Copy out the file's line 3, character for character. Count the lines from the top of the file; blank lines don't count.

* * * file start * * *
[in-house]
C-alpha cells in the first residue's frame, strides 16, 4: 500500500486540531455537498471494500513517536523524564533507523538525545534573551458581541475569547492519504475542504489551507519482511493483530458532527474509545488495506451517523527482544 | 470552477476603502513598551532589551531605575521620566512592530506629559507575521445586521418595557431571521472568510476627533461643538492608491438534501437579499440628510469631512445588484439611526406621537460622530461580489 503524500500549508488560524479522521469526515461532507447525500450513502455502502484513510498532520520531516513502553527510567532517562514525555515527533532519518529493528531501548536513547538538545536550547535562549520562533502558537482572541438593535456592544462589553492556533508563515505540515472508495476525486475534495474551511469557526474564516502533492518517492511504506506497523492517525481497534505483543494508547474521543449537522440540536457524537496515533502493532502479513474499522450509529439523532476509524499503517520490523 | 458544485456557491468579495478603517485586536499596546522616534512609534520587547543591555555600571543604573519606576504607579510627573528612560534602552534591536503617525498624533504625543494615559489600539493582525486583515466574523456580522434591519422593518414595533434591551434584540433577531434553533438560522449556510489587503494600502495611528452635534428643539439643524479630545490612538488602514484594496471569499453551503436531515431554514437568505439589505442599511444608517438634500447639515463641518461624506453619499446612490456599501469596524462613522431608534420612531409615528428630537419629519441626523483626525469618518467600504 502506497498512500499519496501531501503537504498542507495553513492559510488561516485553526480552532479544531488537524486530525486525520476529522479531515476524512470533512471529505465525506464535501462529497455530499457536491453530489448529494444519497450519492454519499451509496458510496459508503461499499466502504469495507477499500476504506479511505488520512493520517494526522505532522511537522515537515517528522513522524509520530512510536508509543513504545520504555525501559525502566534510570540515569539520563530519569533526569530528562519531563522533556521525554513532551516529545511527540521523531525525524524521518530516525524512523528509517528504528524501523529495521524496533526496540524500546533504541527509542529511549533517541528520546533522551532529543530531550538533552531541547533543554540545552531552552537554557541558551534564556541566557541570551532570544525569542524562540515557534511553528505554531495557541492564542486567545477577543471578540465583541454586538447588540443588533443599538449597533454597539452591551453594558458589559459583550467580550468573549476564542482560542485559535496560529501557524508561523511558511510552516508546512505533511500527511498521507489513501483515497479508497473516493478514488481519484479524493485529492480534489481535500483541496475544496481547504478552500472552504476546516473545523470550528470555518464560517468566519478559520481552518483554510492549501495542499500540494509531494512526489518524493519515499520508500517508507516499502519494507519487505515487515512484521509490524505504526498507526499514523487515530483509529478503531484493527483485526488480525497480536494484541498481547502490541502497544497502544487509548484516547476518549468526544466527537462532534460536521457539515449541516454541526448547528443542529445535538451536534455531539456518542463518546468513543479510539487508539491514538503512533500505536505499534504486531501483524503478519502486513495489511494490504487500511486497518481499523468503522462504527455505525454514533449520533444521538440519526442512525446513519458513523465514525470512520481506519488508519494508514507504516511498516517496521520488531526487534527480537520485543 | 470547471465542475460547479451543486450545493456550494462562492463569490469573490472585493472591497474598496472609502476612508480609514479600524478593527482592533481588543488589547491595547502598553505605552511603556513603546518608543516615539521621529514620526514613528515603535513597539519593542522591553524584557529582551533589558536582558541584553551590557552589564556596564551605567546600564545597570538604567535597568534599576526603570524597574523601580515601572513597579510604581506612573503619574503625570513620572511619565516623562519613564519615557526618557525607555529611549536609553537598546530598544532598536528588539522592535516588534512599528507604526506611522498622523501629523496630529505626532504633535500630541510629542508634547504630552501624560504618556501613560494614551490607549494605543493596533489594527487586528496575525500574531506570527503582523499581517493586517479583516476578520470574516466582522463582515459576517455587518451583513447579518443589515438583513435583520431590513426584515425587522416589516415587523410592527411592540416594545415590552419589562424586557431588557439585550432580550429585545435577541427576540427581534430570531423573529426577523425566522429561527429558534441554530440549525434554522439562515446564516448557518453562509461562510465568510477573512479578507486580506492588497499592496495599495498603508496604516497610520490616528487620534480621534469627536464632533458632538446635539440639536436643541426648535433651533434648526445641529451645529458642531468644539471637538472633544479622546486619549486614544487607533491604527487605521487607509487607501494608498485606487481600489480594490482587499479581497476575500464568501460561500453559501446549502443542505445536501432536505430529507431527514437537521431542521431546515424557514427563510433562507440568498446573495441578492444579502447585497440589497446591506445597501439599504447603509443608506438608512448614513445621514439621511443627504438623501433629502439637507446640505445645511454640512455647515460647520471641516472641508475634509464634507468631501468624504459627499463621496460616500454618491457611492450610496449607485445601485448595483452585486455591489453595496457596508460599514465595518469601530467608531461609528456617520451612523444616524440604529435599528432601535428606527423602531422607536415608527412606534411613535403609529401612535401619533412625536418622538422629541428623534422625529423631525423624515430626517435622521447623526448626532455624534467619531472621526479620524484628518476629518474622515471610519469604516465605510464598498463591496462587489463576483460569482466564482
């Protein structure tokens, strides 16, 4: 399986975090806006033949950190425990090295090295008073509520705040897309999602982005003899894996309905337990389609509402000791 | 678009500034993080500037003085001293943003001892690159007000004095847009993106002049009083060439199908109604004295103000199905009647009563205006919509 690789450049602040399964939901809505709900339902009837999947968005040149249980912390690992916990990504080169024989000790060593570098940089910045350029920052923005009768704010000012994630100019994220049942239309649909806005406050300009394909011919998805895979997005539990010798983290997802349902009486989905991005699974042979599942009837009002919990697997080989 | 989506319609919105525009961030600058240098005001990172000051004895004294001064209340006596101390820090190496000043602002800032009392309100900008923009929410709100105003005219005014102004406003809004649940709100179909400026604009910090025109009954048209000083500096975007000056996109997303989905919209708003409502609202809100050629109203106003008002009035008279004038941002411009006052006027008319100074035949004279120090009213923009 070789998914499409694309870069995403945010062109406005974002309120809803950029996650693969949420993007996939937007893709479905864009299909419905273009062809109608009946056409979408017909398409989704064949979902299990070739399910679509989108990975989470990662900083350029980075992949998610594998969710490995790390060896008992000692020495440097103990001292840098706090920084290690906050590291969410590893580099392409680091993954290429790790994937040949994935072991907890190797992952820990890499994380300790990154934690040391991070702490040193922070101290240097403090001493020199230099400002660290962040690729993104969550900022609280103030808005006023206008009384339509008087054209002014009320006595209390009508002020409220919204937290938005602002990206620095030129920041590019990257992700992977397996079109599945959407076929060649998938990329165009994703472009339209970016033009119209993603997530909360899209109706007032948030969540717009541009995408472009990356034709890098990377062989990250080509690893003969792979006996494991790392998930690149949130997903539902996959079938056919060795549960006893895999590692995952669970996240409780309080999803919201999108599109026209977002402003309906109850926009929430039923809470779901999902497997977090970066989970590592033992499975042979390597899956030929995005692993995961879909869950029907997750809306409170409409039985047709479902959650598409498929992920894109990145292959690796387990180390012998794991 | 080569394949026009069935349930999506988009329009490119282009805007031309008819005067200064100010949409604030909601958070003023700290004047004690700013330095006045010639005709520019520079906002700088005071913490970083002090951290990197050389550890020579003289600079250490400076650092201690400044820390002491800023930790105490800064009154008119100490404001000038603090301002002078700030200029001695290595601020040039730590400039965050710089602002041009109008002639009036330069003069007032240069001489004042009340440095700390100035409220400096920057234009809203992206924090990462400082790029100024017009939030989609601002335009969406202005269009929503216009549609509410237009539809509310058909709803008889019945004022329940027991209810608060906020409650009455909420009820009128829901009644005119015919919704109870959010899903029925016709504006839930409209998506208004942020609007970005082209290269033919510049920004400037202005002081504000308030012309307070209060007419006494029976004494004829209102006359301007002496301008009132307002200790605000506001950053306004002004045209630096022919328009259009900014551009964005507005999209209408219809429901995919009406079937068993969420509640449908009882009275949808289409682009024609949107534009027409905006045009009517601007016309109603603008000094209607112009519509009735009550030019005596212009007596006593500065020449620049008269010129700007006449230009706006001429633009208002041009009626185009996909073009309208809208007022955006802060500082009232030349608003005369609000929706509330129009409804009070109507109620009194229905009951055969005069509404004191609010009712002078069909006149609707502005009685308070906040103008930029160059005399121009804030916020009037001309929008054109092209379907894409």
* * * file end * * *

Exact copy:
């Protein structure tokens, strides 16, 4: 399986975090806006033949950190425990090295090295008073509520705040897309999602982005003899894996309905337990389609509402000791 | 678009500034993080500037003085001293943003001892690159007000004095847009993106002049009083060439199908109604004295103000199905009647009563205006919509 690789450049602040399964939901809505709900339902009837999947968005040149249980912390690992916990990504080169024989000790060593570098940089910045350029920052923005009768704010000012994630100019994220049942239309649909806005406050300009394909011919998805895979997005539990010798983290997802349902009486989905991005699974042979599942009837009002919990697997080989 | 989506319609919105525009961030600058240098005001990172000051004895004294001064209340006596101390820090190496000043602002800032009392309100900008923009929410709100105003005219005014102004406003809004649940709100179909400026604009910090025109009954048209000083500096975007000056996109997303989905919209708003409502609202809100050629109203106003008002009035008279004038941002411009006052006027008319100074035949004279120090009213923009 070789998914499409694309870069995403945010062109406005974002309120809803950029996650693969949420993007996939937007893709479905864009299909419905273009062809109608009946056409979408017909398409989704064949979902299990070739399910679509989108990975989470990662900083350029980075992949998610594998969710490995790390060896008992000692020495440097103990001292840098706090920084290690906050590291969410590893580099392409680091993954290429790790994937040949994935072991907890190797992952820990890499994380300790990154934690040391991070702490040193922070101290240097403090001493020199230099400002660290962040690729993104969550900022609280103030808005006023206008009384339509008087054209002014009320006595209390009508002020409220919204937290938005602002990206620095030129920041590019990257992700992977397996079109599945959407076929060649998938990329165009994703472009339209970016033009119209993603997530909360899209109706007032948030969540717009541009995408472009990356034709890098990377062989990250080509690893003969792979006996494991790392998930690149949130997903539902996959079938056919060795549960006893895999590692995952669970996240409780309080999803919201999108599109026209977002402003309906109850926009929430039923809470779901999902497997977090970066989970590592033992499975042979390597899956030929995005692993995961879909869950029907997750809306409170409409039985047709479902959650598409498929992920894109990145292959690796387990180390012998794991 | 080569394949026009069935349930999506988009329009490119282009805007031309008819005067200064100010949409604030909601958070003023700290004047004690700013330095006045010639005709520019520079906002700088005071913490970083002090951290990197050389550890020579003289600079250490400076650092201690400044820390002491800023930790105490800064009154008119100490404001000038603090301002002078700030200029001695290595601020040039730590400039965050710089602002041009109008002639009036330069003069007032240069001489004042009340440095700390100035409220400096920057234009809203992206924090990462400082790029100024017009939030989609601002335009969406202005269009929503216009549609509410237009539809509310058909709803008889019945004022329940027991209810608060906020409650009455909420009820009128829901009644005119015919919704109870959010899903029925016709504006839930409209998506208004942020609007970005082209290269033919510049920004400037202005002081504000308030012309307070209060007419006494029976004494004829209102006359301007002496301008009132307002200790605000506001950053306004002004045209630096022919328009259009900014551009964005507005999209209408219809429901995919009406079937068993969420509640449908009882009275949808289409682009024609949107534009027409905006045009009517601007016309109603603008000094209607112009519509009735009550030019005596212009007596006593500065020449620049008269010129700007006449230009706006001429633009208002041009009626185009996909073009309208809208007022955006802060500082009232030349608003005369609000929706509330129009409804009070109507109620009194229905009951055969005069509404004191609010009712002078069909006149609707502005009685308070906040103008930029160059005399121009804030916020009037001309929008054109092209379907894409």